Jackson as acquaintances who reluctantly share a love for
the same young man. The director received another Oscar
nomination for that film.The characters in Schlesinger's
films often struggled with their place in the world, and
he depicted them as lonely, disenchanted and sometimes forgotten.
In 1975, he directed an adaptation of the Nathanael West
novel "The Day of the Locust," about young would-be
stars who find only disappointment in Hollywood. Mr. Schlesinger
himself felt an estrangement from success. "If I've
ever had any commercial success, it's been a total fluke.
I wouldn't have known 'Midnight Cowboy' would have done
so well," he said in 1990. But he wasn't above directing
commercial films, such as his 1976 thriller "Marathon
Man." That re-teamed him with Hoffman, who played an
innocent man tortured for information by Laurence Olivier's
character, a hiding Nazi war criminal with a penchant for
drilling teeth. That film turned Mr.
Schlesinger toward more thrillers, including his 1985 tale
of true-life spy skulduggery, "The Falcon and the Snowman,"
starring Sean Penn and Timothy Hutton as young Americans
convicted of spying for the Soviet Union. The director said
he thought the movie was in some ways "a black farce
about American security." Both protagonists -- one
a seminary dropout, the other a drug dealer -- were depicted
as depressed and isolated. "It's kind of pathetic.
. . . Both of them are," Mr. Schlesinger said in 1994.
"It's one of the things, also, that appealed to me."
Mr. Schlesinger -- who was associated with the Kitchen Sink
school of British filmmaking -- established himself as one
of England's most promising young directors in 1962 with
"A Kind of Loving," which starred a then-unknown
Alan Bates as a man who marries his pregnant lover only
to find himself ill-prepared for commitment. The director
followed that with "Billy Liar," about a lazy,
young man who hides from responsibility by daydreaming --
one of his dreams is about a young woman played by newcomer
Julie Christie. Christie worked with Mr. Schlesinger again
on his next film, 1965's "Darling," which won
her an Academy Award for Best Actress for her role as a
ruthless model who bullies her way to success. Mr. Schlesinger
was nominated for Best Director. She starred again in his
1967 production of "Far From the Madding Crowd,"
which also featured Finch and Bates. His other films included
1987's "The Believers," starring Martin Sheen
as a psychiatrist fighting a voodoo cult, and 1988's "Madame
Sousatzka," which featured Shirley MacLaine as an eccentric
piano teacher who befriends a 15-year-old student but clashes
with him over whether he should try to earn money from his
talent. The filmmaker's first comedy, 1981's "Honky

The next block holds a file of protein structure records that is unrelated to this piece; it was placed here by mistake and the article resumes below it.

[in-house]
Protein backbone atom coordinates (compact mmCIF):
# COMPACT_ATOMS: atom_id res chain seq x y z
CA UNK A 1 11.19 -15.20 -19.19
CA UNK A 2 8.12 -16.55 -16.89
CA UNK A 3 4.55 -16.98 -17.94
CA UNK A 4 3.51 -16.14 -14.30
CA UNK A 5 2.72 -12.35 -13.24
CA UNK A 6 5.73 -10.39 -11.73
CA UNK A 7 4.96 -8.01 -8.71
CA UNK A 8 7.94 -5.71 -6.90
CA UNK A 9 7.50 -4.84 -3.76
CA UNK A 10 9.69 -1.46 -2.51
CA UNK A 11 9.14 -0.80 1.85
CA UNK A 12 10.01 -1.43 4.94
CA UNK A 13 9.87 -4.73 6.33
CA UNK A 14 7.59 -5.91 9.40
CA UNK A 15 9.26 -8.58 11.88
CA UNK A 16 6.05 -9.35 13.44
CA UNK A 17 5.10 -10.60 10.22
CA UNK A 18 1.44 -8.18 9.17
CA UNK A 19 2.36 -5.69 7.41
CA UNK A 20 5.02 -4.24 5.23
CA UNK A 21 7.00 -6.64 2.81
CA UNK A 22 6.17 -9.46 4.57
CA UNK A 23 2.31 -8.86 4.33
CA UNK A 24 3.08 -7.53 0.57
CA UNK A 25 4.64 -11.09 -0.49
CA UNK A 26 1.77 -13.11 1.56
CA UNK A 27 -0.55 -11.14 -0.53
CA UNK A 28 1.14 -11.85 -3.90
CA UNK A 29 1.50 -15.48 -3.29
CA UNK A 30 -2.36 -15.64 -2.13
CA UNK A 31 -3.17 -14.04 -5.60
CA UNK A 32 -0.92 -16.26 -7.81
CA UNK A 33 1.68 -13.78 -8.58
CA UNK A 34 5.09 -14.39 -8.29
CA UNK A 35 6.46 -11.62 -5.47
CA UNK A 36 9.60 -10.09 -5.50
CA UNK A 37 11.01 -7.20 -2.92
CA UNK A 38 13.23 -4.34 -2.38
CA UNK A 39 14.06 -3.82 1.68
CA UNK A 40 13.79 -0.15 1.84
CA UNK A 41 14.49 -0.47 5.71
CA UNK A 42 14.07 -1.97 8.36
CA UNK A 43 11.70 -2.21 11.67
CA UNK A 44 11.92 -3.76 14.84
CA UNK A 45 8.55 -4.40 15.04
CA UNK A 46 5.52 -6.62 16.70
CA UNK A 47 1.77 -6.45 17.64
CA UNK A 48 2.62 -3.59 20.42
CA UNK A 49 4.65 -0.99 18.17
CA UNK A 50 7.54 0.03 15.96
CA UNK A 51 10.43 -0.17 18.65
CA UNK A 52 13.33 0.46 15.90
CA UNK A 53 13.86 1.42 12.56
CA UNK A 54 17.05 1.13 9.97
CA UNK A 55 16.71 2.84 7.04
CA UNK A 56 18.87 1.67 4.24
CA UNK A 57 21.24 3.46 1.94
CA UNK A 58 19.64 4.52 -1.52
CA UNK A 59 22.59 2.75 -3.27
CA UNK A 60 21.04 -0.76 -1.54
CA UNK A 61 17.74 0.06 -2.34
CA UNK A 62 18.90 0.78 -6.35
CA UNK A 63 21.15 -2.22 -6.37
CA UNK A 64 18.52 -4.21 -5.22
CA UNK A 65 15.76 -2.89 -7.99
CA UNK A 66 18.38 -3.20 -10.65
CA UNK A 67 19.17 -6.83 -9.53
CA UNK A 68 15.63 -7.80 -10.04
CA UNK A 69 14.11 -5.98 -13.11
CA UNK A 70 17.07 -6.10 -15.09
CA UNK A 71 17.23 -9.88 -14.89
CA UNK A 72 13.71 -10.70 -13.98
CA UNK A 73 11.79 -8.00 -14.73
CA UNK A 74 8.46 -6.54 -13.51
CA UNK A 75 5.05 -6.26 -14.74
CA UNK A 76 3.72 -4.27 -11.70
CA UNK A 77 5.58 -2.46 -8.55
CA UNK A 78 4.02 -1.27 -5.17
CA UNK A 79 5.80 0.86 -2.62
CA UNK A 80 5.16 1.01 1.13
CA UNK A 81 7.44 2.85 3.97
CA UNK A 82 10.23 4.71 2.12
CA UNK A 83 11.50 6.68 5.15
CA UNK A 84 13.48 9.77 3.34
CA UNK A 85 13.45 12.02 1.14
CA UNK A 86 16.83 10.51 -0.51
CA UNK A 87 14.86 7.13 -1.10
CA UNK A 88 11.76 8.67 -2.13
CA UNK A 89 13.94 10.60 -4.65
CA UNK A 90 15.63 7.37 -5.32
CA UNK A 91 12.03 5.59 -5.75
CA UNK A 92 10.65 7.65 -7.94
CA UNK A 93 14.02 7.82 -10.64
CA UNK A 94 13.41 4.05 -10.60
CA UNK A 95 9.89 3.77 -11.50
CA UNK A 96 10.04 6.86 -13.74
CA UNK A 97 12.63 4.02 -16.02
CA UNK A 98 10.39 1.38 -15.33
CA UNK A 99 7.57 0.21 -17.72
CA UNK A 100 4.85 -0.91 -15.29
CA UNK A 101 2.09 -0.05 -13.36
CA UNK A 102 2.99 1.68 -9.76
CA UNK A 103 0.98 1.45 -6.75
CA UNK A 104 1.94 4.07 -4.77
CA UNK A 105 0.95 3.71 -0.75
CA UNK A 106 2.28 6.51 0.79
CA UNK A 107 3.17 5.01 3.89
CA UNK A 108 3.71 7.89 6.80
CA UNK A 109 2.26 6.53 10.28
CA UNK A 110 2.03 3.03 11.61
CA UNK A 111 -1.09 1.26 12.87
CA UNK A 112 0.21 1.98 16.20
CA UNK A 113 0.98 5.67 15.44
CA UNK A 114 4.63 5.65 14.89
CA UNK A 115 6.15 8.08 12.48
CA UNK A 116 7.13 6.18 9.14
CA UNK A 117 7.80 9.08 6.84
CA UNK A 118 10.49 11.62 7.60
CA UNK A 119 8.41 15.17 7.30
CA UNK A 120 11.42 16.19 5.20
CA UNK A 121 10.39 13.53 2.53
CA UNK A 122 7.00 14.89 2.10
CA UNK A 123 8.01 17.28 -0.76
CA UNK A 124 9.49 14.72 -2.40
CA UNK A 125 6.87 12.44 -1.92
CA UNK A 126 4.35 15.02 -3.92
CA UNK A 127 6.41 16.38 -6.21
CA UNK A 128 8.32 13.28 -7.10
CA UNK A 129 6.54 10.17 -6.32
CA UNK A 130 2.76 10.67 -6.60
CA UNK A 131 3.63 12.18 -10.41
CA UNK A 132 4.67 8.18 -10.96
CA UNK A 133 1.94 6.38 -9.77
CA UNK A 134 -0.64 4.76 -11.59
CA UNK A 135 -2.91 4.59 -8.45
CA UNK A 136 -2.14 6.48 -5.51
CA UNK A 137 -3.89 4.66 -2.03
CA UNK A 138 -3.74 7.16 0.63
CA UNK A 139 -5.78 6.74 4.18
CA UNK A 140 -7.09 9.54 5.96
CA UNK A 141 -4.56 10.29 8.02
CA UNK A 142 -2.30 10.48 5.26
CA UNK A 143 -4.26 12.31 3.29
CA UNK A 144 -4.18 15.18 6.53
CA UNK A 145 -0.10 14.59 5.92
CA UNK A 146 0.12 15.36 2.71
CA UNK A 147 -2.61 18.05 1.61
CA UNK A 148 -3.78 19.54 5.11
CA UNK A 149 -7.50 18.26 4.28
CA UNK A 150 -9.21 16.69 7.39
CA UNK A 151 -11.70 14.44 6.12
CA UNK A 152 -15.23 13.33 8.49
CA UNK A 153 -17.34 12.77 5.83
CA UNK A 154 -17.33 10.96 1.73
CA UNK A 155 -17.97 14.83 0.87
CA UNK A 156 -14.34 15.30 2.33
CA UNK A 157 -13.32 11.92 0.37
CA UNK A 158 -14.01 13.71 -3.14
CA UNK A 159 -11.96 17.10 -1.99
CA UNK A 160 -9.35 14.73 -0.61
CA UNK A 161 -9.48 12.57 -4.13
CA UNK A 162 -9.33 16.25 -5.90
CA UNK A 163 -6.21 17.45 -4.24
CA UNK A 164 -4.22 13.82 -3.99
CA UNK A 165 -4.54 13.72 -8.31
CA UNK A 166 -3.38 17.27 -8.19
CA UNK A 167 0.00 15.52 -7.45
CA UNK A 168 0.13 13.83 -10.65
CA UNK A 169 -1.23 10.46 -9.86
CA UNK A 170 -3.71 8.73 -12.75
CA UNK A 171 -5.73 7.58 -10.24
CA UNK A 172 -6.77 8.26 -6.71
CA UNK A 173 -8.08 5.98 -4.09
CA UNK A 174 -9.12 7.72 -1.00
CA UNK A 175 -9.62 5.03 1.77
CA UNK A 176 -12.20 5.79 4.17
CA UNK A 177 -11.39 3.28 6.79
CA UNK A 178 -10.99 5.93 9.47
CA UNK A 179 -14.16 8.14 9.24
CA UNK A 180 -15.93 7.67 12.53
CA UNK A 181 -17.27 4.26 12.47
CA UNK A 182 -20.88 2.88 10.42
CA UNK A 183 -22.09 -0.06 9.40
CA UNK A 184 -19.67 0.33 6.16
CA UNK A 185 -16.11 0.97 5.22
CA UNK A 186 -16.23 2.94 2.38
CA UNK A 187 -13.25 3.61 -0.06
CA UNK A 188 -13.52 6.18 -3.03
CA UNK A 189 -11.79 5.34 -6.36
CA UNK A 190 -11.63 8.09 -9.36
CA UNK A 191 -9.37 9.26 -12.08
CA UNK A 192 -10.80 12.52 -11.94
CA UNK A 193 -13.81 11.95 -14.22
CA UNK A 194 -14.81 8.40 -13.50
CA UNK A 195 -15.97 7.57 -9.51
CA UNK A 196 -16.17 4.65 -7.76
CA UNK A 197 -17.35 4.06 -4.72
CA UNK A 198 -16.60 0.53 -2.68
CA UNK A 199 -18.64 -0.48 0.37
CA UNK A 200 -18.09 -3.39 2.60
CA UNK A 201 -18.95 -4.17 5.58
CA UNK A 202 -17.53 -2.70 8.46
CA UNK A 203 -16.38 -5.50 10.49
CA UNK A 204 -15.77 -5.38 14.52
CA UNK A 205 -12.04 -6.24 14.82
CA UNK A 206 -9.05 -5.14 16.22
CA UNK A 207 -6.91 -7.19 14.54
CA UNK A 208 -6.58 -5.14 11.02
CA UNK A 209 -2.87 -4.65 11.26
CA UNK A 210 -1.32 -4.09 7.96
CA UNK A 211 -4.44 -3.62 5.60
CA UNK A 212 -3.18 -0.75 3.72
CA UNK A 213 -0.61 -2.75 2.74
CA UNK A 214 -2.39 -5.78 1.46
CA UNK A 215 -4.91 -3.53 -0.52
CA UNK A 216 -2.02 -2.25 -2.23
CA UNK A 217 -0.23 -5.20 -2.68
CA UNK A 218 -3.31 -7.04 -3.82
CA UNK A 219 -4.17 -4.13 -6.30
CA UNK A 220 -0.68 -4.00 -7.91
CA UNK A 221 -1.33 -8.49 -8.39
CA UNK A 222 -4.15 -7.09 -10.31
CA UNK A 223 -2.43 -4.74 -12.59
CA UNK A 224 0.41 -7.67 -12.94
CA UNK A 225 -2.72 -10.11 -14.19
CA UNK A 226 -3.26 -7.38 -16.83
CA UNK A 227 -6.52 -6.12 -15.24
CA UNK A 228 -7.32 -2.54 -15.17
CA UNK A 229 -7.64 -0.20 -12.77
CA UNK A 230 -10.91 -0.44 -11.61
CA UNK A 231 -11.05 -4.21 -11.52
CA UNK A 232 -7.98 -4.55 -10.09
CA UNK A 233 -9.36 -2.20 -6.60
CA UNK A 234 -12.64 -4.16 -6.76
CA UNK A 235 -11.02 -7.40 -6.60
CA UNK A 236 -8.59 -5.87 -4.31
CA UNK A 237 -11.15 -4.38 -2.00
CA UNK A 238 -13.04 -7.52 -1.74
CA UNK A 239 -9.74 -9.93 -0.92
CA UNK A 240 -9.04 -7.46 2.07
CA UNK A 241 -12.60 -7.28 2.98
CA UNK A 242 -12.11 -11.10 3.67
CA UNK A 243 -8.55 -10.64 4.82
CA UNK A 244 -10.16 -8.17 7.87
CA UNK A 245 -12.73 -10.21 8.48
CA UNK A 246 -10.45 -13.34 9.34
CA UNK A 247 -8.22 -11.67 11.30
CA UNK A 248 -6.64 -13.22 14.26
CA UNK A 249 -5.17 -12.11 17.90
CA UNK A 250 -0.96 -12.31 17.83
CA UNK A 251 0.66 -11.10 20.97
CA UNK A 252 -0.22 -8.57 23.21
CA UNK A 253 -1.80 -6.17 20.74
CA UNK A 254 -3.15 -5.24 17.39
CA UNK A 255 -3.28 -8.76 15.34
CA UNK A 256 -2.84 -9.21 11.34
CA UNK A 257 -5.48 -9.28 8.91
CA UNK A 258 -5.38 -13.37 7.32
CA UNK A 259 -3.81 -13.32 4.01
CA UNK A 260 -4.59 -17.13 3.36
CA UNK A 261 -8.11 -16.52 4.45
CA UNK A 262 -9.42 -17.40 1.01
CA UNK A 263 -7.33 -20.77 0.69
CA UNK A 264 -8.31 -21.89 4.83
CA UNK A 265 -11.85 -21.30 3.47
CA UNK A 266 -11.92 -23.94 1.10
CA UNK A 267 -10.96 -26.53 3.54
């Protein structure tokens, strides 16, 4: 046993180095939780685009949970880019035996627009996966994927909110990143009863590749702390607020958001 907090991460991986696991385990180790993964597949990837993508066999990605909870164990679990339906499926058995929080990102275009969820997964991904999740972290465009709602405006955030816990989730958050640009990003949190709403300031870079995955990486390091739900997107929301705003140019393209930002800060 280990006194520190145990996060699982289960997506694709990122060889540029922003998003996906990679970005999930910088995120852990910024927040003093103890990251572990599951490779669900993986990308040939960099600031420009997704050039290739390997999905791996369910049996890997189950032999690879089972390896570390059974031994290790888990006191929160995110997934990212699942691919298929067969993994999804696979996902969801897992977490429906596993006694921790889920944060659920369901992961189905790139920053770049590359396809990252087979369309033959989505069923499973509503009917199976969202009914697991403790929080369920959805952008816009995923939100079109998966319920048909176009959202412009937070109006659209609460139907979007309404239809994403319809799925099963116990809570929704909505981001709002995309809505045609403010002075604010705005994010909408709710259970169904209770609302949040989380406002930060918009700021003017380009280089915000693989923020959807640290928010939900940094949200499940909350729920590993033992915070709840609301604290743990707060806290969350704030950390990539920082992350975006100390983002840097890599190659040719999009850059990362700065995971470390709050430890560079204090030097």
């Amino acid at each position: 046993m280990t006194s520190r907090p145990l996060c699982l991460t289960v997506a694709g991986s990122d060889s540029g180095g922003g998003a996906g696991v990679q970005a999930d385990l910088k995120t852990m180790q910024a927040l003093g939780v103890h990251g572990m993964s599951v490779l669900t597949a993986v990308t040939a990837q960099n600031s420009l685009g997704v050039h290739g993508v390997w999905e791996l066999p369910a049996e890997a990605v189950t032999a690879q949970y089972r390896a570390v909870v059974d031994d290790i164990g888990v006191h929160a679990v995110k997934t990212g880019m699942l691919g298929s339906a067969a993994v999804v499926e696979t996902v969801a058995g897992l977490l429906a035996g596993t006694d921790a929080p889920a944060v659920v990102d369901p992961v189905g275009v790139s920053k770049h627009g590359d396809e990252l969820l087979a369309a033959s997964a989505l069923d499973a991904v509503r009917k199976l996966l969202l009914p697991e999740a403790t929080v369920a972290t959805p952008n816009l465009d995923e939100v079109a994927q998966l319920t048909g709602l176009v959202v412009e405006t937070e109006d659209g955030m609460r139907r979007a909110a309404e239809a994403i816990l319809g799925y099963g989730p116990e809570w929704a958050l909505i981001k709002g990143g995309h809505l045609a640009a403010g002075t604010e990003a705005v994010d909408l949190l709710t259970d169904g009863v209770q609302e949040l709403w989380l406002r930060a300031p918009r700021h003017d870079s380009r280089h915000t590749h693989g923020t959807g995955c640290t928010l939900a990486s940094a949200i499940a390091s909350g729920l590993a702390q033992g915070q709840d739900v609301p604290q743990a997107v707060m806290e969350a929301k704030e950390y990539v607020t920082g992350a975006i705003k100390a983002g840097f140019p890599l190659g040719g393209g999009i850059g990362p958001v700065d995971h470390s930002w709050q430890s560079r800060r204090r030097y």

Tonk Freeway," was a warmhearted look at small-town
America. He started the 1990s with a story about how little
neighbors can know about each other. The film, "Pacific
Heights," starred Michael Keaton as a malicious tenant
who terrorizes his landlords, played by Matthew Modine and
Melanie Griffith. His other notable films included 1995's
"Cold Comfort Farm," about an orphan who moves
in with her eccentric, agrarian distant-relatives, and 1996's
"Eye for an Eye," in which Sally Field played
a mother-turned-vigilante who hunts down her young daughter's
rapist killer, freed from prison on a legal technicality.
"It's more human to be frightened," Mr. Schlesinger
said about his characters in 1994. "I've always had
more sympathy for the struggler, the underdog, the person
who isn't so much glamorous as on the fringe of everything."
His last film was the 2000 comedy "The Next Best Thing,"
about a straight woman (Madonna) who decides to have a child
with her gay friend (Rupert Everett). Born in London in
1926 and raised in Hampstead, Mr. Schlesinger began making
home movies as a child. He served with the Royal Engineers
during World War II. After graduating from Balliol College,
Oxford, in 1950, he was a character actor for eight years
on stage and screen before being hired by the BBC to make
arts-related documentaries. His first commercial film, "Terminus,"
about a day in the life of a train station, won the British
Academy Award and the Golden Lion for Best Documentary at
the 1961 Venice Film Festival. The child of musicians, he
was a gifted pianist at an early age. Mr. Schlesinger also
directed operas for the Royal Opera House and the Salzburg
Festival. In 1988, he took an acting role as a geneticist
in "The Twilight of the Golds." He also directed
plays for Britain's Royal Shakespeare Company and the National
Theatre and made two music videos, including "Little
Willow" for Paul McCartney. The director lived in England
and in Palm Springs with photographer Michael Childers,
his companion of 30 years. Other survivors include a brother
and a sister.